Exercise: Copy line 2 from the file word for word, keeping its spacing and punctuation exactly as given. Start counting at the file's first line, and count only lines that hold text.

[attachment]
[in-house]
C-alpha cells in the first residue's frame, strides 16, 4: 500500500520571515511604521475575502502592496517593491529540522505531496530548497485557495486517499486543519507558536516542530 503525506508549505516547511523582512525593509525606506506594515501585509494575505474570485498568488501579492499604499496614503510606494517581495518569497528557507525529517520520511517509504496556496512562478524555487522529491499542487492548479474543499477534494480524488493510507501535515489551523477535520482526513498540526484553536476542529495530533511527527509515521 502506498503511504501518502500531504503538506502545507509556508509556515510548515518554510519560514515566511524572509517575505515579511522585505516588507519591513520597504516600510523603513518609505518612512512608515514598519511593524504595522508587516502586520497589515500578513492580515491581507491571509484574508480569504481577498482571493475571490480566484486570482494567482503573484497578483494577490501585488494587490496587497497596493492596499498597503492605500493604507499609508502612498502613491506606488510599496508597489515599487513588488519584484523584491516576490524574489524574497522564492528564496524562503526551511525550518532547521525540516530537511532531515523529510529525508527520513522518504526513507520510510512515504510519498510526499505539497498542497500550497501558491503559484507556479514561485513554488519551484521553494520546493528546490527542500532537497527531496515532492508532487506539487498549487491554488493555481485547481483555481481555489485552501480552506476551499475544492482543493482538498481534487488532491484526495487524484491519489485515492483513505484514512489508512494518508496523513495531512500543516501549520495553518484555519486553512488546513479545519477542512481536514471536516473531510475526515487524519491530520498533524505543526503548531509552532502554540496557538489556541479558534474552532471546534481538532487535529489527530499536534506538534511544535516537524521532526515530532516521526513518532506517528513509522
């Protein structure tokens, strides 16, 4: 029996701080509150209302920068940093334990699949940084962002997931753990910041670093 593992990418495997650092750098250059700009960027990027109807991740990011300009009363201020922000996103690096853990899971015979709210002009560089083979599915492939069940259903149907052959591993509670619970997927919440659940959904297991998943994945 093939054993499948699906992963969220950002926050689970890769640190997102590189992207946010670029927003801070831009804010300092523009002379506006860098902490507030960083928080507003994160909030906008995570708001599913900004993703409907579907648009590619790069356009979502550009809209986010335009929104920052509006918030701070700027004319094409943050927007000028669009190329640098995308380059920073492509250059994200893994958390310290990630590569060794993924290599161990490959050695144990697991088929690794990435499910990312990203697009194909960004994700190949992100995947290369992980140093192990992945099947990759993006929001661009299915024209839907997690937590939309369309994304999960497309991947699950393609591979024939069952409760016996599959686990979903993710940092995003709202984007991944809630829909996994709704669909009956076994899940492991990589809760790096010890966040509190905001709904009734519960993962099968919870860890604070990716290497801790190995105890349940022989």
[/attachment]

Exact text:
C-alpha cells in the first residue's frame, strides 16, 4: 500500500520571515511604521475575502502592496517593491529540522505531496530548497485557495486517499486543519507558536516542530 503525506508549505516547511523582512525593509525606506506594515501585509494575505474570485498568488501579492499604499496614503510606494517581495518569497528557507525529517520520511517509504496556496512562478524555487522529491499542487492548479474543499477534494480524488493510507501535515489551523477535520482526513498540526484553536476542529495530533511527527509515521 502506498503511504501518502500531504503538506502545507509556508509556515510548515518554510519560514515566511524572509517575505515579511522585505516588507519591513520597504516600510523603513518609505518612512512608515514598519511593524504595522508587516502586520497589515500578513492580515491581507491571509484574508480569504481577498482571493475571490480566484486570482494567482503573484497578483494577490501585488494587490496587497497596493492596499498597503492605500493604507499609508502612498502613491506606488510599496508597489515599487513588488519584484523584491516576490524574489524574497522564492528564496524562503526551511525550518532547521525540516530537511532531515523529510529525508527520513522518504526513507520510510512515504510519498510526499505539497498542497500550497501558491503559484507556479514561485513554488519551484521553494520546493528546490527542500532537497527531496515532492508532487506539487498549487491554488493555481485547481483555481481555489485552501480552506476551499475544492482543493482538498481534487488532491484526495487524484491519489485515492483513505484514512489508512494518508496523513495531512500543516501549520495553518484555519486553512488546513479545519477542512481536514471536516473531510475526515487524519491530520498533524505543526503548531509552532502554540496557538489556541479558534474552532471546534481538532487535529489527530499536534506538534511544535516537524521532526515530532516521526513518532506517528513509522